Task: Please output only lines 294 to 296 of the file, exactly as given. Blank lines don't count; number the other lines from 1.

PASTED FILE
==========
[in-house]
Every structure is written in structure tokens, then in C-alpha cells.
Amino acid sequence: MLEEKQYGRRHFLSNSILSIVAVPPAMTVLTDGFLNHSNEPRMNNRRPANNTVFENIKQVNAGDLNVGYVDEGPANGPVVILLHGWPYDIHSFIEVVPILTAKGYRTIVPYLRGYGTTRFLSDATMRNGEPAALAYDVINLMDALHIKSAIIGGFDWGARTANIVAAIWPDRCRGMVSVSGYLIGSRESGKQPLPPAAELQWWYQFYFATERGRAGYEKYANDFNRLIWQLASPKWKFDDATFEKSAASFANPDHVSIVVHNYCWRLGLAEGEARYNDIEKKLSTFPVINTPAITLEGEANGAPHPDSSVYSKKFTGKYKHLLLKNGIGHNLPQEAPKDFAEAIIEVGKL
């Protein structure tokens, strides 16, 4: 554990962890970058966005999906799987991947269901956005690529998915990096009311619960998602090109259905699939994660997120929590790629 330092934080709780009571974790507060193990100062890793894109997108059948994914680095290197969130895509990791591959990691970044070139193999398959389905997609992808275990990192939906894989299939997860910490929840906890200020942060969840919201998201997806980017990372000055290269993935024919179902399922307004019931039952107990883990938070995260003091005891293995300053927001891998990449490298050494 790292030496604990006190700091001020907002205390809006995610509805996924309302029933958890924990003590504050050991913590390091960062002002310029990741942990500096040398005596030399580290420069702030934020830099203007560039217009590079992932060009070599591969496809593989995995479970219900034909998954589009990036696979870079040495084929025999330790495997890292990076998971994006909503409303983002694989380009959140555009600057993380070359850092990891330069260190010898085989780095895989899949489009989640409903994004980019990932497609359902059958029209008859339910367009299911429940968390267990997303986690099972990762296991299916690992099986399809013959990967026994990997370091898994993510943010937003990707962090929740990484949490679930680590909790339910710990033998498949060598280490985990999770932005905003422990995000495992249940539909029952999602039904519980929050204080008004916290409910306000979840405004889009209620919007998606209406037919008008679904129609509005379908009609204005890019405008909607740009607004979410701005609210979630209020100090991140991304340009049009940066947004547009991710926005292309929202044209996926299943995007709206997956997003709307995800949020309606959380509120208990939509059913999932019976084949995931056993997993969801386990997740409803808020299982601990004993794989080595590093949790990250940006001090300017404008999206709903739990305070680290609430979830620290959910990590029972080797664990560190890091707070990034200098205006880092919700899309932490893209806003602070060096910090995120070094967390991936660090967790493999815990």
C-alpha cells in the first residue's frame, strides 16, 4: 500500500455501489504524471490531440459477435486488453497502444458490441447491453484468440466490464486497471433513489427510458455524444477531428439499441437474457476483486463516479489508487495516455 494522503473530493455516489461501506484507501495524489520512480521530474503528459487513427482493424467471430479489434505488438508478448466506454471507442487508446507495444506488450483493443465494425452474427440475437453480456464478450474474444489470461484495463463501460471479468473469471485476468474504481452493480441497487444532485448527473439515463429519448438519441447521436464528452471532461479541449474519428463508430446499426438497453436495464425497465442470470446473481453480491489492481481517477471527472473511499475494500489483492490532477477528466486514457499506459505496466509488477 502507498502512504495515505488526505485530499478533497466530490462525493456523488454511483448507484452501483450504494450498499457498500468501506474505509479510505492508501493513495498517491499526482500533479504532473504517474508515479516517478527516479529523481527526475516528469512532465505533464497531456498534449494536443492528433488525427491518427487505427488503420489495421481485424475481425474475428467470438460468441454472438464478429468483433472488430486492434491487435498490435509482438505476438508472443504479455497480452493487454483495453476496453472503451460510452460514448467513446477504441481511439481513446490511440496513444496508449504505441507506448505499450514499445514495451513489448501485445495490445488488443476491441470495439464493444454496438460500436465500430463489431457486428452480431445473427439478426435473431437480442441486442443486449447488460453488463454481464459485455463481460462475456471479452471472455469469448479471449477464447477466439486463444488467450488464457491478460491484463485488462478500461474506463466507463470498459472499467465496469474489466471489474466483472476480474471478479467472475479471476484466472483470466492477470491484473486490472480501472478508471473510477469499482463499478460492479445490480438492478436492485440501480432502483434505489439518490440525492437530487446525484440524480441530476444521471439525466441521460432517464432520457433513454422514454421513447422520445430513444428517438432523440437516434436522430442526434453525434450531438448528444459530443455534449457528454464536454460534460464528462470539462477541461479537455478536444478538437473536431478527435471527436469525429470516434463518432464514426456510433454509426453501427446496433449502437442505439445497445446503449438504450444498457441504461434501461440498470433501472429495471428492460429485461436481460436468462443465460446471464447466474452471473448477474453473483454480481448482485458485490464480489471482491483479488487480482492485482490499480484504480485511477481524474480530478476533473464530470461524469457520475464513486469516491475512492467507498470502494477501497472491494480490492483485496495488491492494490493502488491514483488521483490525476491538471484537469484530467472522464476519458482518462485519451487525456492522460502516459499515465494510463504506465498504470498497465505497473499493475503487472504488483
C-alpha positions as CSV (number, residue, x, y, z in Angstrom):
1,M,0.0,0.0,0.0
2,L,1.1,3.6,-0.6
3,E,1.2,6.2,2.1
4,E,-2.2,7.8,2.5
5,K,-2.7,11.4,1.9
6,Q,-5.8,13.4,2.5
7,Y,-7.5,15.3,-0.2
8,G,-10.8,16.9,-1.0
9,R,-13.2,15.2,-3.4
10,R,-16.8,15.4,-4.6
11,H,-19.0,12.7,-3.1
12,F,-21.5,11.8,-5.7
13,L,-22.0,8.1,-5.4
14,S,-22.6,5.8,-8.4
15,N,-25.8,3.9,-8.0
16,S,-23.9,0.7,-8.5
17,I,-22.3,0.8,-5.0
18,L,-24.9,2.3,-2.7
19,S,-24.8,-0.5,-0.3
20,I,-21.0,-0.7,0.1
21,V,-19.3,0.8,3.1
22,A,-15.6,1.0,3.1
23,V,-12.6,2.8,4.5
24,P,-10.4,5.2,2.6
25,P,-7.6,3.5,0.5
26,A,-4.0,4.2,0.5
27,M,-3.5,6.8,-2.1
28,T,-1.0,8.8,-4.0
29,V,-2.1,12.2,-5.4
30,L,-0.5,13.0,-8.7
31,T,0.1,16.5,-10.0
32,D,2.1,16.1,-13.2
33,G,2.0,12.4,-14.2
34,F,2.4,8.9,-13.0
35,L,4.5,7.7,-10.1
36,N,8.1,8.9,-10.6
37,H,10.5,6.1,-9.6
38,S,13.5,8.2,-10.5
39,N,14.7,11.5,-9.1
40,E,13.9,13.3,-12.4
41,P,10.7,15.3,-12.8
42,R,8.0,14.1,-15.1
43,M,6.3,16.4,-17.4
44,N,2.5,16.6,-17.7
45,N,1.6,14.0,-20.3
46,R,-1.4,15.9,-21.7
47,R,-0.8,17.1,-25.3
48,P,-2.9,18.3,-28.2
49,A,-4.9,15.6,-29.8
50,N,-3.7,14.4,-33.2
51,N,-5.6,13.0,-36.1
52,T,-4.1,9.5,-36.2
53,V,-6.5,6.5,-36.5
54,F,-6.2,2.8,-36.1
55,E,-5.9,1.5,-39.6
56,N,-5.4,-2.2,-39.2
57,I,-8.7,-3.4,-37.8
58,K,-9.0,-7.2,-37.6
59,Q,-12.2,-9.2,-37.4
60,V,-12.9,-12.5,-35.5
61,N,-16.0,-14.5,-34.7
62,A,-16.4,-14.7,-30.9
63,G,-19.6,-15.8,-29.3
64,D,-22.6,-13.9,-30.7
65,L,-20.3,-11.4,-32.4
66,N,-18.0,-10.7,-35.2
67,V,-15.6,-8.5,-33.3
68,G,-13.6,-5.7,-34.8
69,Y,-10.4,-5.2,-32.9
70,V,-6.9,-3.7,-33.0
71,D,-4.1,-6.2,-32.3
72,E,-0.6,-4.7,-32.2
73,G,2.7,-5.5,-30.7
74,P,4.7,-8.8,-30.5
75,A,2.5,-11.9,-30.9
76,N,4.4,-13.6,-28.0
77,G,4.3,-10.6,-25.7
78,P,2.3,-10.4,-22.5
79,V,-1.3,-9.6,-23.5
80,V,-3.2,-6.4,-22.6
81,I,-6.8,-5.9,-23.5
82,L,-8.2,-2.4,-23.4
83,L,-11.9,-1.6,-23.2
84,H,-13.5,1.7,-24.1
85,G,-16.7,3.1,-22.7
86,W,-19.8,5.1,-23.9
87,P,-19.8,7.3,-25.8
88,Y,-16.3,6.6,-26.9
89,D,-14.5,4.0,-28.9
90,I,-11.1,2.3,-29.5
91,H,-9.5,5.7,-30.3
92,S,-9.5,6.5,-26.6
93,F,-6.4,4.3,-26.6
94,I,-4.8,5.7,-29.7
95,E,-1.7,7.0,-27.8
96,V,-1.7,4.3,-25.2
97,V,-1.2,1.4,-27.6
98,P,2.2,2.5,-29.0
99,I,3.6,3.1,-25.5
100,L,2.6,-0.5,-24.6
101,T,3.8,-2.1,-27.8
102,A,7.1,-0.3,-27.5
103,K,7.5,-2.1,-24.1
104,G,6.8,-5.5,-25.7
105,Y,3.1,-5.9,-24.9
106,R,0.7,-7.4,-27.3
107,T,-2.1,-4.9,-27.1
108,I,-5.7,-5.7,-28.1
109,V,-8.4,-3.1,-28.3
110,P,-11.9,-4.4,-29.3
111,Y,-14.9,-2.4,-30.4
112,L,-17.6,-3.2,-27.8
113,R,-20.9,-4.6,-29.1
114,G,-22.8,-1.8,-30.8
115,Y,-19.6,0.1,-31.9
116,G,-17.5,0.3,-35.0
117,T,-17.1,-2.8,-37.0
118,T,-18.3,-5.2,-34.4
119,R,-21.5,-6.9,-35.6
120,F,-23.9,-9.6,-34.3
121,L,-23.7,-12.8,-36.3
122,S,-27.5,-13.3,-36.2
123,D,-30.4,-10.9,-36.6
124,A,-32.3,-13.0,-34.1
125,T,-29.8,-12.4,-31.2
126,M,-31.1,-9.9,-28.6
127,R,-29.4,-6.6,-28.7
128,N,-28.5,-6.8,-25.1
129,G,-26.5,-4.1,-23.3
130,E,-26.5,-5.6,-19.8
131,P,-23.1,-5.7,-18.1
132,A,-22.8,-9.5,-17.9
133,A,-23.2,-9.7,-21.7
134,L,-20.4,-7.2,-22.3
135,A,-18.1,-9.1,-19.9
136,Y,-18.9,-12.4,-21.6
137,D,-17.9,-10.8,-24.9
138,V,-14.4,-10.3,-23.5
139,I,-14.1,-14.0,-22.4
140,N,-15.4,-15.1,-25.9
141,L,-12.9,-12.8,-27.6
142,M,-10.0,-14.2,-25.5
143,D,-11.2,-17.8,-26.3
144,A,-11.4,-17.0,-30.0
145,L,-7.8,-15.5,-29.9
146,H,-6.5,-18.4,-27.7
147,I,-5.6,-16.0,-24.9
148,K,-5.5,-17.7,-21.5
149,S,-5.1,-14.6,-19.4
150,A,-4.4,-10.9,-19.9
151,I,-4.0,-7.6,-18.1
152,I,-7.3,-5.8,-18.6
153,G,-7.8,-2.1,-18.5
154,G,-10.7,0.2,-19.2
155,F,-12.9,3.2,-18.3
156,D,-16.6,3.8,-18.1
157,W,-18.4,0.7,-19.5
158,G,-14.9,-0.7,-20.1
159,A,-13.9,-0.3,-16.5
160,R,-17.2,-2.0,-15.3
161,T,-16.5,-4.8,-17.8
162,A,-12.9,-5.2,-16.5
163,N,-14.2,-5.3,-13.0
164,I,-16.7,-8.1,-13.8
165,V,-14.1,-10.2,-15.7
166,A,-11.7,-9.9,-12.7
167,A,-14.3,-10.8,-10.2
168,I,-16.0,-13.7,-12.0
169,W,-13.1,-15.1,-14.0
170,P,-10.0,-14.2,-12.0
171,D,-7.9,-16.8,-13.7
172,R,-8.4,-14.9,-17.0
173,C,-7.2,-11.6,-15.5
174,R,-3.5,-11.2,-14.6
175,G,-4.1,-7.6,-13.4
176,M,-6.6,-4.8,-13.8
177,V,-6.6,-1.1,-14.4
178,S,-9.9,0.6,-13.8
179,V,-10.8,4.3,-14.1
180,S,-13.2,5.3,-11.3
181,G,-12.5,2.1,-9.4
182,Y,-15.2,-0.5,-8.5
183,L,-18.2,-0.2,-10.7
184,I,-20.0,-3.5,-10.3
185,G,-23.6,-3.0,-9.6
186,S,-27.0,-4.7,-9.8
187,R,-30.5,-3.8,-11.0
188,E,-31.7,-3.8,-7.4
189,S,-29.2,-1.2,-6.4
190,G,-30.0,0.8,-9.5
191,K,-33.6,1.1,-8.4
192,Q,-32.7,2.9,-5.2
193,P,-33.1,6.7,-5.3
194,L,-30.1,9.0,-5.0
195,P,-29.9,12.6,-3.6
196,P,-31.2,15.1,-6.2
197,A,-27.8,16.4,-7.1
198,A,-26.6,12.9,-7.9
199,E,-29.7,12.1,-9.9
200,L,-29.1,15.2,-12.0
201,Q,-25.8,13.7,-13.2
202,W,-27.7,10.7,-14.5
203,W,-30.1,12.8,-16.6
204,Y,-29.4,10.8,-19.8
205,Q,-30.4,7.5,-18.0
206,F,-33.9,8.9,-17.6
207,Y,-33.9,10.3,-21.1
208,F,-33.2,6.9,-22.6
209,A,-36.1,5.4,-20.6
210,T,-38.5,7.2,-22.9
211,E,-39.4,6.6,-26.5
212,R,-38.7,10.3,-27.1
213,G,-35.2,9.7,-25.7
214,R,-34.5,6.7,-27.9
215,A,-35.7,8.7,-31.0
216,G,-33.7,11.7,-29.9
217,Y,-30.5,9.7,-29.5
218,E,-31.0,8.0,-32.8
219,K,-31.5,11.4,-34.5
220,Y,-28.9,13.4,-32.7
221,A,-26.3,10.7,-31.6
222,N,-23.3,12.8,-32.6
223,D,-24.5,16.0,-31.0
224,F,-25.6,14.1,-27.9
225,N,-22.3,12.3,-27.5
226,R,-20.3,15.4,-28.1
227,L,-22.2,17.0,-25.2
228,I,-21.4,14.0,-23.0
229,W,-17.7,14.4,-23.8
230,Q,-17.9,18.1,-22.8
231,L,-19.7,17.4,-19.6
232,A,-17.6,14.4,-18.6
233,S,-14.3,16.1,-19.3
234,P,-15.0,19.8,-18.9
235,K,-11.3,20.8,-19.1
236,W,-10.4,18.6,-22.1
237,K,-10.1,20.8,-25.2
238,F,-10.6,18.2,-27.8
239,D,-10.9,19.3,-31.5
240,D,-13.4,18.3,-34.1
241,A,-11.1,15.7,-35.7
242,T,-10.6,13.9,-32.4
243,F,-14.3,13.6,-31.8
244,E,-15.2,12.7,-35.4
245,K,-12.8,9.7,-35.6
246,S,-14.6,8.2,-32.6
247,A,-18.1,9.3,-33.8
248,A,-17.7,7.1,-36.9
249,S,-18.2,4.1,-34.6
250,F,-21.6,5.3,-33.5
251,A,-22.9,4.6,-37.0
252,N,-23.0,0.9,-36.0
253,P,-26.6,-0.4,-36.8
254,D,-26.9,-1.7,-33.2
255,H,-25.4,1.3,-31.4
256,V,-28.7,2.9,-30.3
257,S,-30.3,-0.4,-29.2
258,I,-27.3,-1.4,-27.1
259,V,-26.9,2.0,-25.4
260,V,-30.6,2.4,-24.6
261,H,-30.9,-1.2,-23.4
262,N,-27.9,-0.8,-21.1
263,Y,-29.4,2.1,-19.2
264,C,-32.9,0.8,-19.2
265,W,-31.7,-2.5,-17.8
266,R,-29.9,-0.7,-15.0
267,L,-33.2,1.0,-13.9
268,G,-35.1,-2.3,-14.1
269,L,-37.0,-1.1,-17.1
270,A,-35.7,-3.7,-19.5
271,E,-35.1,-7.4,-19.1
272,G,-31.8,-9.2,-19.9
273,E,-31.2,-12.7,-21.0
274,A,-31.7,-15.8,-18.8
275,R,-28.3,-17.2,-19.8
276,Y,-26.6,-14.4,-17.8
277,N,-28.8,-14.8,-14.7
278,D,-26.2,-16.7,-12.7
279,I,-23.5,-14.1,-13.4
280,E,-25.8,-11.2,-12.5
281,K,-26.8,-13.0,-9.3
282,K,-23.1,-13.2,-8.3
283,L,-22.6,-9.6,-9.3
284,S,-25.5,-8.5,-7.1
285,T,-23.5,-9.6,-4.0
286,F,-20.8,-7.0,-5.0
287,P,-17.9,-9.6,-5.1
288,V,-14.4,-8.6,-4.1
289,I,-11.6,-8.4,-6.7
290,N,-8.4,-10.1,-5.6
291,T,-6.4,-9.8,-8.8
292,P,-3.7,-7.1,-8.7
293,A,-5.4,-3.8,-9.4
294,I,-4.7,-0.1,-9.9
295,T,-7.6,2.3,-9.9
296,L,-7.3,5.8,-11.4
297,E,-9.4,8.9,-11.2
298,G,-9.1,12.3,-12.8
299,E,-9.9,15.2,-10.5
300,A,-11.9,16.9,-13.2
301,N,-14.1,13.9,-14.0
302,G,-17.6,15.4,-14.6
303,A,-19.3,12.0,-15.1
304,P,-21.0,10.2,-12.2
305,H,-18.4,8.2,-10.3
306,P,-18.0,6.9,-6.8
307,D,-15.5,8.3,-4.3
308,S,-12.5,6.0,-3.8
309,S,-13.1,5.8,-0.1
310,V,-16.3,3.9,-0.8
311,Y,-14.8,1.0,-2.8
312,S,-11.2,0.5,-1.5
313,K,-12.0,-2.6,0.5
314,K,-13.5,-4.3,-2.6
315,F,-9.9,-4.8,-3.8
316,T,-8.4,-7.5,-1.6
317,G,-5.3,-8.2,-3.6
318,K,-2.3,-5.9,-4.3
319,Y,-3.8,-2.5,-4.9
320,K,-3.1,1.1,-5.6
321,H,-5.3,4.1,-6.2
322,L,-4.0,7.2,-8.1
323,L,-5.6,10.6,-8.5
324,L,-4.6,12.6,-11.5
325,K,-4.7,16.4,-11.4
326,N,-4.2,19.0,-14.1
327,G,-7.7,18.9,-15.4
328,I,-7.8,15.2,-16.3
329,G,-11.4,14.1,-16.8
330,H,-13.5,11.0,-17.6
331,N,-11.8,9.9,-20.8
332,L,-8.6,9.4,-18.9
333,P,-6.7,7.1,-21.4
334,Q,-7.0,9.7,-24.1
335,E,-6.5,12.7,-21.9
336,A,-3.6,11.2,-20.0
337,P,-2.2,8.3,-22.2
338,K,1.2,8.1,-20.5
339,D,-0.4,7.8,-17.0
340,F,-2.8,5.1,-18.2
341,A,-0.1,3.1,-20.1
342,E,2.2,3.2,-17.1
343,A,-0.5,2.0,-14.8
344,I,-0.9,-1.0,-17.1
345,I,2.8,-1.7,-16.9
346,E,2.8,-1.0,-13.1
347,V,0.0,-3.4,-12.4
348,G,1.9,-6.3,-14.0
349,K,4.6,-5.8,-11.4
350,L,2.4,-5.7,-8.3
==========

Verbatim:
288,V,-14.4,-8.6,-4.1
289,I,-11.6,-8.4,-6.7
290,N,-8.4,-10.1,-5.6